Premier League club Arsenal have distanced themselves from a post on social media by their player Mesut Özil, condemning the persecution of Muslim Uighurs in China.
"When it comes to Mesut Özil's comments on social networks, Arsenal must make a clear statement," says a statement from the club, which was published on the Chinese platform Weibo, including as "Guardian" reports. "The content is Özil's personal opinion. As a football club, Arsenal have always adhered to the principle of not being politically involved."
Özil had previously condemned the silence of most Muslim states about the persecution of Uighurs in China. In an article written in Turkish, he wrote that in China "Korans were burned, mosques closed, Islamic schools banned". "The Muslims are silent. Their voice is not heard."
The former German international and world champion of 2014 wrote that Western governments and the media would campaign against the concerns of the Uighurs. "In retrospect, the tyrants of the tyrants will not be remembered, but the silence of the Muslim brothers," Özil wrote.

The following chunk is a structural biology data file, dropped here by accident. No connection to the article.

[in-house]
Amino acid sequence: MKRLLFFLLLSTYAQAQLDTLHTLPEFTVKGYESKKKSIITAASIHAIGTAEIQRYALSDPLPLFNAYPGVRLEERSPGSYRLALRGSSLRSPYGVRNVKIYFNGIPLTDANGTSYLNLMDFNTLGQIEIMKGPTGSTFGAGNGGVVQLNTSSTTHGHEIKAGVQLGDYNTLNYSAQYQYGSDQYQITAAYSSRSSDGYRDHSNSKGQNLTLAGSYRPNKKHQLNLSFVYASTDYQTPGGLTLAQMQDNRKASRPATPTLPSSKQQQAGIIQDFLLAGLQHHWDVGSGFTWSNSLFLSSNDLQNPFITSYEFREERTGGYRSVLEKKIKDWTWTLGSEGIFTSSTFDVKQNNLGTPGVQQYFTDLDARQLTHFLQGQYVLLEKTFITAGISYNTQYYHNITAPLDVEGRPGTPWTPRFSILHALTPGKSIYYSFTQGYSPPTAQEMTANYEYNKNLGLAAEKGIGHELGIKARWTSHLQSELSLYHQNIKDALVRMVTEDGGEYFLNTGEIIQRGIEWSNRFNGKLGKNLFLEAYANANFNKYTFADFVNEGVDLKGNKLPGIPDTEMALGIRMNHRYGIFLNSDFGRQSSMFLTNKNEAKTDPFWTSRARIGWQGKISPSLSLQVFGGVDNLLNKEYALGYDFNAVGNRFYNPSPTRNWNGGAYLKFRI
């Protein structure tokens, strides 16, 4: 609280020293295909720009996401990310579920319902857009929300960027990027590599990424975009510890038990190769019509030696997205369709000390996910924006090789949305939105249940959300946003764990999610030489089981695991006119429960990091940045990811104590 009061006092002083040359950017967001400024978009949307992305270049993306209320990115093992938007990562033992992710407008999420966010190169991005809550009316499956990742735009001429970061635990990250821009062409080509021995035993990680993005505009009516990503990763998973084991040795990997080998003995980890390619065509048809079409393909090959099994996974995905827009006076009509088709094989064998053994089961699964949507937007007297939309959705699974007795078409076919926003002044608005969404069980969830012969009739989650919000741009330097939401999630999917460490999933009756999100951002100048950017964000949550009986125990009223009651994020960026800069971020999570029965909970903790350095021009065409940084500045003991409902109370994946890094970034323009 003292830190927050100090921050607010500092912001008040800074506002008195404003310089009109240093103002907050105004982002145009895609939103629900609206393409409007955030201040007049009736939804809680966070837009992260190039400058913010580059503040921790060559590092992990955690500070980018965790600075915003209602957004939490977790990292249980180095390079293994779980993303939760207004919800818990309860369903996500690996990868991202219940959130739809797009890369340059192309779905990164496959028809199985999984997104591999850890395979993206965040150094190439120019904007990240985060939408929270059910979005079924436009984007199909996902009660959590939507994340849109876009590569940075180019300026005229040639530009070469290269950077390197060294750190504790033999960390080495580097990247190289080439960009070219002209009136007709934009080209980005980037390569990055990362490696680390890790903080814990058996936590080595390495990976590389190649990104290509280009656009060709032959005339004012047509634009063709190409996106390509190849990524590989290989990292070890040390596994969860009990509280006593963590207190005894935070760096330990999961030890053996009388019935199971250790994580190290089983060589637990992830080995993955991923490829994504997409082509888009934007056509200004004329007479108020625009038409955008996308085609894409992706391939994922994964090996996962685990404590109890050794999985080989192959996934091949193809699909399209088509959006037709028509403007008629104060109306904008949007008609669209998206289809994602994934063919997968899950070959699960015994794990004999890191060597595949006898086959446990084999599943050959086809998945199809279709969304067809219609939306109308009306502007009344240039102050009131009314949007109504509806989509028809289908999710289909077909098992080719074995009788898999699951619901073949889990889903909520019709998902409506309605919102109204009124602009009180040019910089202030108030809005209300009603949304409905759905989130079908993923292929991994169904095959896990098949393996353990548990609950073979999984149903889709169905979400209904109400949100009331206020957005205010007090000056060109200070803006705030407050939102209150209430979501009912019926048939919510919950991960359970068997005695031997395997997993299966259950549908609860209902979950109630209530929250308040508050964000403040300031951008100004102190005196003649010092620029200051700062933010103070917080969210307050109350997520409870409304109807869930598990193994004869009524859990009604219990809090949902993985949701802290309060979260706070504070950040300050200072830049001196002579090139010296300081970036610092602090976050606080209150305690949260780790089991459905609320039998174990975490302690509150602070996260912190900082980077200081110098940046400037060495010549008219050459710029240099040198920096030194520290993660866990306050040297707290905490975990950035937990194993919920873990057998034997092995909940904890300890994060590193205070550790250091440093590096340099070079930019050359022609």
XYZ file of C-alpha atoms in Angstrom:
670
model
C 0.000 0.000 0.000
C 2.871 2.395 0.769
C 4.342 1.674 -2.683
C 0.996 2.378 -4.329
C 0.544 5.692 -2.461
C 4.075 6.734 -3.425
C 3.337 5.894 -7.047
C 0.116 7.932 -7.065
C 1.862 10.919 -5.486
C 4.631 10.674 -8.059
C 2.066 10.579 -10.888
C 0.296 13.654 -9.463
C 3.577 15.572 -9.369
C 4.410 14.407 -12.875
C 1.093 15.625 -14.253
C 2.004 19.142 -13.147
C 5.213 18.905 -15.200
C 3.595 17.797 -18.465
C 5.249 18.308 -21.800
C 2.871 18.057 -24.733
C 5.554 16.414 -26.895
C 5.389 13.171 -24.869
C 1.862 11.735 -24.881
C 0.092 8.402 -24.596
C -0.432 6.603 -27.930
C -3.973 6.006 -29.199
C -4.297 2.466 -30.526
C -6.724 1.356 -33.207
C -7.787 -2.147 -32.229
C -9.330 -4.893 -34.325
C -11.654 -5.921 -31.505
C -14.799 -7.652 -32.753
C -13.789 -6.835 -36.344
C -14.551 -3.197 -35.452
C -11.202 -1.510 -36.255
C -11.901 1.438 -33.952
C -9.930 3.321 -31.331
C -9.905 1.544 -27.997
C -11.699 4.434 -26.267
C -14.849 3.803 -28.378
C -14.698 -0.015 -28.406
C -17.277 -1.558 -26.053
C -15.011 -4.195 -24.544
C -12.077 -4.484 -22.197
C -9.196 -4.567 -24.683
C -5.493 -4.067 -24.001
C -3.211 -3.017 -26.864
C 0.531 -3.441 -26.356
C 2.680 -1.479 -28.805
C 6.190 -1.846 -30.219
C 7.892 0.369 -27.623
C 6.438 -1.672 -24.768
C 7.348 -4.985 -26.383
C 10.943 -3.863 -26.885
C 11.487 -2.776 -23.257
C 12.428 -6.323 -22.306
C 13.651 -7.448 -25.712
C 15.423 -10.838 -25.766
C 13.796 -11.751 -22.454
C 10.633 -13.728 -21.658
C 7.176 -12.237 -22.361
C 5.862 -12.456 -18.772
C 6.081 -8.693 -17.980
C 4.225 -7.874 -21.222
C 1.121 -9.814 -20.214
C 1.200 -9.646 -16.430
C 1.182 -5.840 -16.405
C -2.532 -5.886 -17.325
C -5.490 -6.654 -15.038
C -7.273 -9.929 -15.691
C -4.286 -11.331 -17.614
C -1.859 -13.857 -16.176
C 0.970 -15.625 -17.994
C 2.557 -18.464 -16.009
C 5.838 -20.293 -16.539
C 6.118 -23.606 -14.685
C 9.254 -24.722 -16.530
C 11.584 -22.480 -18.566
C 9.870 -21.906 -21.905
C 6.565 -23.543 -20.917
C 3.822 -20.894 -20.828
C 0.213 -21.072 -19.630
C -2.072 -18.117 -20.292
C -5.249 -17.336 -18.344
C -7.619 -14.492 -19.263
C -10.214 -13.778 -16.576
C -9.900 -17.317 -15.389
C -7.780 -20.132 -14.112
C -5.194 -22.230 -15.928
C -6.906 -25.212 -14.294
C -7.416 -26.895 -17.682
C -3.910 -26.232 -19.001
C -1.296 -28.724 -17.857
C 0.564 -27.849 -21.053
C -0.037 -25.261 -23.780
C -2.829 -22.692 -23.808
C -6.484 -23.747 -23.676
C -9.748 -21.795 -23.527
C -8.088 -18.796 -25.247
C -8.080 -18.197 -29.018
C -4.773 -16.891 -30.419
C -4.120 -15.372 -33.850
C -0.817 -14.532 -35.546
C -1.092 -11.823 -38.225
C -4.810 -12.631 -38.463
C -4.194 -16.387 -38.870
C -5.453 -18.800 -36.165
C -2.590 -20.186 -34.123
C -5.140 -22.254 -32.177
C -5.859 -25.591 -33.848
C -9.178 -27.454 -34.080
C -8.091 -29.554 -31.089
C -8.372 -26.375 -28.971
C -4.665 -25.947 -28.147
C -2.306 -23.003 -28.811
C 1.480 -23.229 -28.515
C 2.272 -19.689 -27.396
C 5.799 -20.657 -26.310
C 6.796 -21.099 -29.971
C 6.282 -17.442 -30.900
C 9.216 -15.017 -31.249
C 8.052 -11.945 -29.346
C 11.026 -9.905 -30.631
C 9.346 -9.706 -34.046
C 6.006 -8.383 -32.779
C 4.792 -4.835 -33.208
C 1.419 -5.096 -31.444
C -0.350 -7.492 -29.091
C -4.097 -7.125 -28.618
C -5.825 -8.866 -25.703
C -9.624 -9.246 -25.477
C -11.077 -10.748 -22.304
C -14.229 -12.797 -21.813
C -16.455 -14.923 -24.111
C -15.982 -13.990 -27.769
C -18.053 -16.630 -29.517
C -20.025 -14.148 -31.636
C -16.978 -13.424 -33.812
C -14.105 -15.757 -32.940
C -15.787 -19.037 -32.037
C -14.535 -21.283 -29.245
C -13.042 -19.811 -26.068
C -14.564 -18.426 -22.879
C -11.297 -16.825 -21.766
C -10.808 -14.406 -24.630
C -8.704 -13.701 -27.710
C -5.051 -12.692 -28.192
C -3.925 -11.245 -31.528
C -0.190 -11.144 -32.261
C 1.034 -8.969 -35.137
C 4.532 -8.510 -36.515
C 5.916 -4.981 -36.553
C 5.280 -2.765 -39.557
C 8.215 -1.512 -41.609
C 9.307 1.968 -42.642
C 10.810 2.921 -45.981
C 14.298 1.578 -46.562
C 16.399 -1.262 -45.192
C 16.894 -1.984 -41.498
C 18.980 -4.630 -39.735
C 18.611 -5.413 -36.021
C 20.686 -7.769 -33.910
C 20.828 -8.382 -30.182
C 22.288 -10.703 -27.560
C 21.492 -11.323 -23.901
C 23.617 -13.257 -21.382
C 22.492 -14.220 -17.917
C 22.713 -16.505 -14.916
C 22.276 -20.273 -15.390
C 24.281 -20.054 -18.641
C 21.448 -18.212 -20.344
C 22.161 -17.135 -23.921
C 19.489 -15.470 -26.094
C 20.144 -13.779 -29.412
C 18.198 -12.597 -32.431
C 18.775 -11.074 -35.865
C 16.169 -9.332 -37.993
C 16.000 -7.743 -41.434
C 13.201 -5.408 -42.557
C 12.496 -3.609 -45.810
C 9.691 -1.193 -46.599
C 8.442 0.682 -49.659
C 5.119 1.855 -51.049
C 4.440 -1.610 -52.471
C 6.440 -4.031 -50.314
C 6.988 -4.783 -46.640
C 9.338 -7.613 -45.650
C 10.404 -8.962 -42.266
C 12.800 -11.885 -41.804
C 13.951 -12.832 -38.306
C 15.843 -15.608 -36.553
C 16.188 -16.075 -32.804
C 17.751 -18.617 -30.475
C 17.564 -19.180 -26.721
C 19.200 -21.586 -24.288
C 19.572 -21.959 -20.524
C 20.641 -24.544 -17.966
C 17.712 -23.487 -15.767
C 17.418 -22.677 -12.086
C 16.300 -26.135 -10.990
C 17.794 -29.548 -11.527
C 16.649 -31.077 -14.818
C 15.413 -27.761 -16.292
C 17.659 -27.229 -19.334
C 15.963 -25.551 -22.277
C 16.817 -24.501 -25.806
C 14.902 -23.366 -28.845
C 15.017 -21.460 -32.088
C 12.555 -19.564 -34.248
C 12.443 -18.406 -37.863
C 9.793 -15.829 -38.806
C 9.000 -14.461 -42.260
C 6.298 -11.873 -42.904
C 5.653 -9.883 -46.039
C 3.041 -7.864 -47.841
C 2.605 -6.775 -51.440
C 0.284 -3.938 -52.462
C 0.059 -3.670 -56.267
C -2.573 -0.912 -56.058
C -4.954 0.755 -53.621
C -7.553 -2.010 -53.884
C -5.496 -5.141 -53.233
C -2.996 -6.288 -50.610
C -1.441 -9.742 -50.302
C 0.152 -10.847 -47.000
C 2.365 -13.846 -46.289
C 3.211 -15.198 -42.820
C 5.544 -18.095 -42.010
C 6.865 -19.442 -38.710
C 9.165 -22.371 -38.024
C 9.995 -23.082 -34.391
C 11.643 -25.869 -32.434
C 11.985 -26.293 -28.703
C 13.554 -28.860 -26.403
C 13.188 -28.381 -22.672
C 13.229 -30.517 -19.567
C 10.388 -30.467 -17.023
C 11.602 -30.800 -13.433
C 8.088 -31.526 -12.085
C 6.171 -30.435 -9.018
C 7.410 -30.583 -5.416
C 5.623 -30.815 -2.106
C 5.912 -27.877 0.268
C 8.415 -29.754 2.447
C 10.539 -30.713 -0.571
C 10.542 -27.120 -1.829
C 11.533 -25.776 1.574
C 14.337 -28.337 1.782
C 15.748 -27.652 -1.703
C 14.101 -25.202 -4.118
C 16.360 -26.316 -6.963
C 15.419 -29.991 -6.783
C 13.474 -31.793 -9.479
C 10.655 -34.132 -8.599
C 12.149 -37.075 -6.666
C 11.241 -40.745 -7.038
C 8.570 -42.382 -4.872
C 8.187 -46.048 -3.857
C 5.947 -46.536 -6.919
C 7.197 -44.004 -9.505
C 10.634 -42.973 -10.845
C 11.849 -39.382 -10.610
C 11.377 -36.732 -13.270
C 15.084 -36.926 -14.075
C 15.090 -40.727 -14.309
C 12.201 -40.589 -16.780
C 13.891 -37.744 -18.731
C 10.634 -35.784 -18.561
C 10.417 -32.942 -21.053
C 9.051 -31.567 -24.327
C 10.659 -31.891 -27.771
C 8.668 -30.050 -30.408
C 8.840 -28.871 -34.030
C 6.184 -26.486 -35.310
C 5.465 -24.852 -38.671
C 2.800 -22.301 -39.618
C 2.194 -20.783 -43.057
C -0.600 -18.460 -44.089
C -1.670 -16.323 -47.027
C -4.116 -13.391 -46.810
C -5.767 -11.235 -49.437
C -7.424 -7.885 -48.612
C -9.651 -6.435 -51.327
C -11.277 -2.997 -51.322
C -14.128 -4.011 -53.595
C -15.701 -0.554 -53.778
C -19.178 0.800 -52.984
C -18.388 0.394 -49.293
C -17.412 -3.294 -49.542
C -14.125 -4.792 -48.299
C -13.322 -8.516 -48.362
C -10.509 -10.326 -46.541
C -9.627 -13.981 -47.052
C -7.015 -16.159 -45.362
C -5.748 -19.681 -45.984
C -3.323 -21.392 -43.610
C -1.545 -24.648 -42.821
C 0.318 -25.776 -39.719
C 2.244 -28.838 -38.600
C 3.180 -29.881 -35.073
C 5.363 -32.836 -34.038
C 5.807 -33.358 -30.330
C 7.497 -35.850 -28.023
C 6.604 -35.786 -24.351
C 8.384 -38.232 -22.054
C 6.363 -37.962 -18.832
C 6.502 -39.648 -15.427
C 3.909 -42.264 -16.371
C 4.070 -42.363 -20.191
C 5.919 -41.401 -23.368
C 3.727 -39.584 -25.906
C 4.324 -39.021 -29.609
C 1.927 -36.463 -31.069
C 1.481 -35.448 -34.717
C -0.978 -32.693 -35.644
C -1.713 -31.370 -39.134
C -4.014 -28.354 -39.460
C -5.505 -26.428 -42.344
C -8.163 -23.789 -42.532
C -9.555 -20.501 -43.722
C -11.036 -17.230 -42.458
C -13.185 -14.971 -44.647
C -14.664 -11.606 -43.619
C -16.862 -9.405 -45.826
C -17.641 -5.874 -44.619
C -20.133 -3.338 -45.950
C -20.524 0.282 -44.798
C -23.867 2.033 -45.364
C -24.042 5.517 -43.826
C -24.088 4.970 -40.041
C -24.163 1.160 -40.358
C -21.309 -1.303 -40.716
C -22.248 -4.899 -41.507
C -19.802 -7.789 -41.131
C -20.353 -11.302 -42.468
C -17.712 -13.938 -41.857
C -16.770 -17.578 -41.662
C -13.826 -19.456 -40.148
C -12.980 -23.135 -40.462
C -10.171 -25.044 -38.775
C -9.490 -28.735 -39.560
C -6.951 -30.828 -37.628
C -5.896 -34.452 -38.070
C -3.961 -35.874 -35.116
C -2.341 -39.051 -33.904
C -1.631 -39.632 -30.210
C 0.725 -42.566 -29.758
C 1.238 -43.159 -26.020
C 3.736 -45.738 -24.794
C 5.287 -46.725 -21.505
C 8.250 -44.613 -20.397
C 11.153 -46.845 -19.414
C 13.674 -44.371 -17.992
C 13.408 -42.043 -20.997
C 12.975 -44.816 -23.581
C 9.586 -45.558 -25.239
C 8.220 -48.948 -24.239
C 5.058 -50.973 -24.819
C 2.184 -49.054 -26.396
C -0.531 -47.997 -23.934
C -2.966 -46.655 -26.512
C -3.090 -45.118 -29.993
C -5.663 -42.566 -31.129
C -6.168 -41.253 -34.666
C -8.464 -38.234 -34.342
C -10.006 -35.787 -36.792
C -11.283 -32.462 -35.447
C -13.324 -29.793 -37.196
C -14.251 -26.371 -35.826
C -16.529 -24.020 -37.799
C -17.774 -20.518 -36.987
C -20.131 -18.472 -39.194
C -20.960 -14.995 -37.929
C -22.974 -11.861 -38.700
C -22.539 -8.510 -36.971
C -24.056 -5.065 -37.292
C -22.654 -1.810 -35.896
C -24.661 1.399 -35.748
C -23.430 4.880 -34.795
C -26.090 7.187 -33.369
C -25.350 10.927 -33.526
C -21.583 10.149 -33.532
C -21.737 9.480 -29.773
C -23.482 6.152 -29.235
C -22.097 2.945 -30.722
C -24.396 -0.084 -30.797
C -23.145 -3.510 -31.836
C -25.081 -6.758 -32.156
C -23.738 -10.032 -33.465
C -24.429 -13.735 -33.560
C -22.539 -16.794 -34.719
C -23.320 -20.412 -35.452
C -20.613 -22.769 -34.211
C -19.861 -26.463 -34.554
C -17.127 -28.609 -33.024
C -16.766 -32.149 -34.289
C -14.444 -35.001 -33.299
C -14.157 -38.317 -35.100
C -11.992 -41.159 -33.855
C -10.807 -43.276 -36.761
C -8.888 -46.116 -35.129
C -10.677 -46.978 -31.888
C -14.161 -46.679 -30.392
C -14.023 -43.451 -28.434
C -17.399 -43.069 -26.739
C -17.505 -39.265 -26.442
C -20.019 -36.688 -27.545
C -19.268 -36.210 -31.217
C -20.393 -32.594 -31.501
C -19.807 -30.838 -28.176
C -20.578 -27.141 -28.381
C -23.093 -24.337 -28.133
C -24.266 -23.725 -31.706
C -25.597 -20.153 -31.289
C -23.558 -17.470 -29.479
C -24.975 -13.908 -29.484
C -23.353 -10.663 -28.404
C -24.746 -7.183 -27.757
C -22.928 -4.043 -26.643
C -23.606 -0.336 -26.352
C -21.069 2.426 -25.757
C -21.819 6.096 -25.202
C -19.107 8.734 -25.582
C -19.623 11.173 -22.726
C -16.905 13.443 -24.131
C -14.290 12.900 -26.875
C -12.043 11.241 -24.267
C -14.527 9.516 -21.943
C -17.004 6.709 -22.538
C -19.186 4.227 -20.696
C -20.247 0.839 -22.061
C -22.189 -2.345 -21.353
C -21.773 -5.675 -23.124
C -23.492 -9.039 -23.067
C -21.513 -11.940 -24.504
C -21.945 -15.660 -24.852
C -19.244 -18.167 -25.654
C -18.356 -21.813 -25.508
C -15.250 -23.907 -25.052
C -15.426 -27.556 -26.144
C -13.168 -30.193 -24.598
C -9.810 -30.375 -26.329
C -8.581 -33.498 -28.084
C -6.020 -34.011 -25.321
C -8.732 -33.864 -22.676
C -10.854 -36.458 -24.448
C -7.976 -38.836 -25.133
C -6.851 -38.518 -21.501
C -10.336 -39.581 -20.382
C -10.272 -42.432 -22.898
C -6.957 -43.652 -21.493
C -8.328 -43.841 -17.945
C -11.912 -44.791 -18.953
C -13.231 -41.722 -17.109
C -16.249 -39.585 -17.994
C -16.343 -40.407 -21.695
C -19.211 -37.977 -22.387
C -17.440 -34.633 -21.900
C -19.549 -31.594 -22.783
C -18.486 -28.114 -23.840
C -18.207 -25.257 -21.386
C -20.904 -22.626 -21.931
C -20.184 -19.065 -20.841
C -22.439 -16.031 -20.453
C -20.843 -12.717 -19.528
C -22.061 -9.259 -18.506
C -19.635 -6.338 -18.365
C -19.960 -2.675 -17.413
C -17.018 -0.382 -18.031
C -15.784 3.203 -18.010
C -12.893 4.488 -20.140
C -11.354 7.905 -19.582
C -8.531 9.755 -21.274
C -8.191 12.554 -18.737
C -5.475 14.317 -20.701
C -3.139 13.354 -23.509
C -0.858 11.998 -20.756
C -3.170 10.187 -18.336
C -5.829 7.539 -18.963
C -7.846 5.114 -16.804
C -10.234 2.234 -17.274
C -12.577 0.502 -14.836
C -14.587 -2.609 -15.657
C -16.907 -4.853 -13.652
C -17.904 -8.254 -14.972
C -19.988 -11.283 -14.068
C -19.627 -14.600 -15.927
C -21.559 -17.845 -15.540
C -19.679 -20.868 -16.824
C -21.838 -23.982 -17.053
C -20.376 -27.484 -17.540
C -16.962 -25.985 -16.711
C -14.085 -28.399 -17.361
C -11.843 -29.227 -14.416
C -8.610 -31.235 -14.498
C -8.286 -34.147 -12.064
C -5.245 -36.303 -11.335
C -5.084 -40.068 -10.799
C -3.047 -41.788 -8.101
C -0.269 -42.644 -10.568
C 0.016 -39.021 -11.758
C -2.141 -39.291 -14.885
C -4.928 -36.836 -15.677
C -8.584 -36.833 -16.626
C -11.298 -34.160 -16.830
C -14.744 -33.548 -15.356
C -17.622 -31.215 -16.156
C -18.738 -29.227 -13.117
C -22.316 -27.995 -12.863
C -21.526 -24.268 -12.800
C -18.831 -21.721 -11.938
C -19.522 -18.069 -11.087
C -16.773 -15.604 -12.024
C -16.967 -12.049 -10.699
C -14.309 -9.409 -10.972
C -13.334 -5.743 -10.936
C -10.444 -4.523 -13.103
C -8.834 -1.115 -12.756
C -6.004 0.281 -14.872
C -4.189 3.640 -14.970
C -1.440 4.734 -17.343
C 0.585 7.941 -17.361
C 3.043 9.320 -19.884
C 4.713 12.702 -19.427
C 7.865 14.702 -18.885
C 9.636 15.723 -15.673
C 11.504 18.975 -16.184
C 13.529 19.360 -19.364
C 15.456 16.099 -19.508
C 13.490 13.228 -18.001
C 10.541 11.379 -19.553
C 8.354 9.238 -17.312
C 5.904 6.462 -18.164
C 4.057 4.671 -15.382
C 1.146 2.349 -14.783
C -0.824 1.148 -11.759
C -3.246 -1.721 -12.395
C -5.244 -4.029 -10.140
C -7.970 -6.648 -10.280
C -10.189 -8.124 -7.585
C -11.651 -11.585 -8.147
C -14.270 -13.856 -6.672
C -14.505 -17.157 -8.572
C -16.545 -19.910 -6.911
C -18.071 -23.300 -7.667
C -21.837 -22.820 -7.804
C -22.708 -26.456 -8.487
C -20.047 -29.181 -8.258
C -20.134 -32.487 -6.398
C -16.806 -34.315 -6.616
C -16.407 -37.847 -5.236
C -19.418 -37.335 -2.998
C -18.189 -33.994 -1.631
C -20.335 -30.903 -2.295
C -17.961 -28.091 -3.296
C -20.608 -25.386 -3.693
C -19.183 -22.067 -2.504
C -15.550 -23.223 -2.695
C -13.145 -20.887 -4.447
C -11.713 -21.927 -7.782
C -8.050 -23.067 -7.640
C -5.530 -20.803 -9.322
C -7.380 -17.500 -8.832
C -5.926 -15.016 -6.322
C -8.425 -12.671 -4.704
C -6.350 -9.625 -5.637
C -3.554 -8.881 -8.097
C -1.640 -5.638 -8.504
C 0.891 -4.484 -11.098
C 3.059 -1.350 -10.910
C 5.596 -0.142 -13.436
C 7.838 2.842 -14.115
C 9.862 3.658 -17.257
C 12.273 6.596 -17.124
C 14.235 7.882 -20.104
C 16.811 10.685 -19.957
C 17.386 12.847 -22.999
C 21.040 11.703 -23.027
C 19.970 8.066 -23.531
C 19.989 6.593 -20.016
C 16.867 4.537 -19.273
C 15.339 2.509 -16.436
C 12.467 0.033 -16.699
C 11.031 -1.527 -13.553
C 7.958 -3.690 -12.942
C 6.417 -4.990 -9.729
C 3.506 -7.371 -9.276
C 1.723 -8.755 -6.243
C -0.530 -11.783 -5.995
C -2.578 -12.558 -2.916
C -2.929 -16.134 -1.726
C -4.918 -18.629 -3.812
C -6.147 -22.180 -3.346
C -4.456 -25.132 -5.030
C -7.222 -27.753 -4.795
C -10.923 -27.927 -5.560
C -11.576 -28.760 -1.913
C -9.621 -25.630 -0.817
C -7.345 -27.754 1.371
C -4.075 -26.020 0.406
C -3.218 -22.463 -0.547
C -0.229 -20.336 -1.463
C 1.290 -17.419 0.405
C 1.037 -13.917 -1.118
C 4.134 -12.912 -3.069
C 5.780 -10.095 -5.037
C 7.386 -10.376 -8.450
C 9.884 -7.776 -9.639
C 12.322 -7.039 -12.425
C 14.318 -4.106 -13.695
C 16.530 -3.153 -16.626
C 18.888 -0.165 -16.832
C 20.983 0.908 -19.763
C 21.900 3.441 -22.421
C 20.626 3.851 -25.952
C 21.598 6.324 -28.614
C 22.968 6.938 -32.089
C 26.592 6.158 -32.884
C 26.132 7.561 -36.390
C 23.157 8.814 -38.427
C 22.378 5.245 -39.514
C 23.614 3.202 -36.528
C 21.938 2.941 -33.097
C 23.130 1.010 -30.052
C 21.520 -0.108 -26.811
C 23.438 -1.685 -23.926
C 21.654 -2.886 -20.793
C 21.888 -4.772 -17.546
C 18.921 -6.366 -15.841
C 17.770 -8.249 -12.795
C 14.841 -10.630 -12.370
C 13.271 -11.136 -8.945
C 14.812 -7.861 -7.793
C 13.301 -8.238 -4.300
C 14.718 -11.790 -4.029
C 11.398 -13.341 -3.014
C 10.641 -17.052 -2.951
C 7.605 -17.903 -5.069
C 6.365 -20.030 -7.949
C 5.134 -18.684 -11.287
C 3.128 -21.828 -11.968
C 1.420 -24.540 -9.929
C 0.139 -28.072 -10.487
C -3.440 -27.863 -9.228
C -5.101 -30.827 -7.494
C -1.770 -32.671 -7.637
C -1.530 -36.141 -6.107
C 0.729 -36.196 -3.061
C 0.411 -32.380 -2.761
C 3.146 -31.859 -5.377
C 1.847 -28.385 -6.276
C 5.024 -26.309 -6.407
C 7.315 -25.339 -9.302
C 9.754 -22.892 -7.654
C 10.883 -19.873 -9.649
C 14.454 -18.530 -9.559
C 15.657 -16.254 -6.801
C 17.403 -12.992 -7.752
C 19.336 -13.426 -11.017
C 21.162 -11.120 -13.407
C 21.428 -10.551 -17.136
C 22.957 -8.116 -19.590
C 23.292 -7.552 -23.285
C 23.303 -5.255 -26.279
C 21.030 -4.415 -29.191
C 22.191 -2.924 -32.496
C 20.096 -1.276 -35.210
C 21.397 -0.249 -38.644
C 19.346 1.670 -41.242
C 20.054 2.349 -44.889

Arsenal's commercial interests?
According to the Guardian, Arsenal runs a restaurant chain in China, and the club's commercial interest could therefore be a reason for Özil's detachment. It wasn't until October that statements by Daryl Morey, manager of the Houston Rockets NBA team, caused outrage in China. In a tweet, Morey had expressed solidarity with the people of Hong Kong who also protested against China's influence.
Experts blame China for massive human rights violations against the Uighurs in Xinjiang Province. According to human rights activists, more than one million Muslims are in education camps by Chinese authorities. Having first denied the existence of the camps in Beijing, the government is now talking about "vocational training centers" for deradicalization.
Due to violations of human rights in the Uyghurs, the US House of Representatives recently launched a bill to impose sanctions on leading Chinese authorities.
The EU and Turkey have also recently criticized the handling of the Uighurs in China. The Chinese government will "refrain from arbitrary detention of Uighurs and members of other Muslim communities," the Federal Republic said in a joint statement with the United States, the United Kingdom and 20 other states ahead of the UN in New York.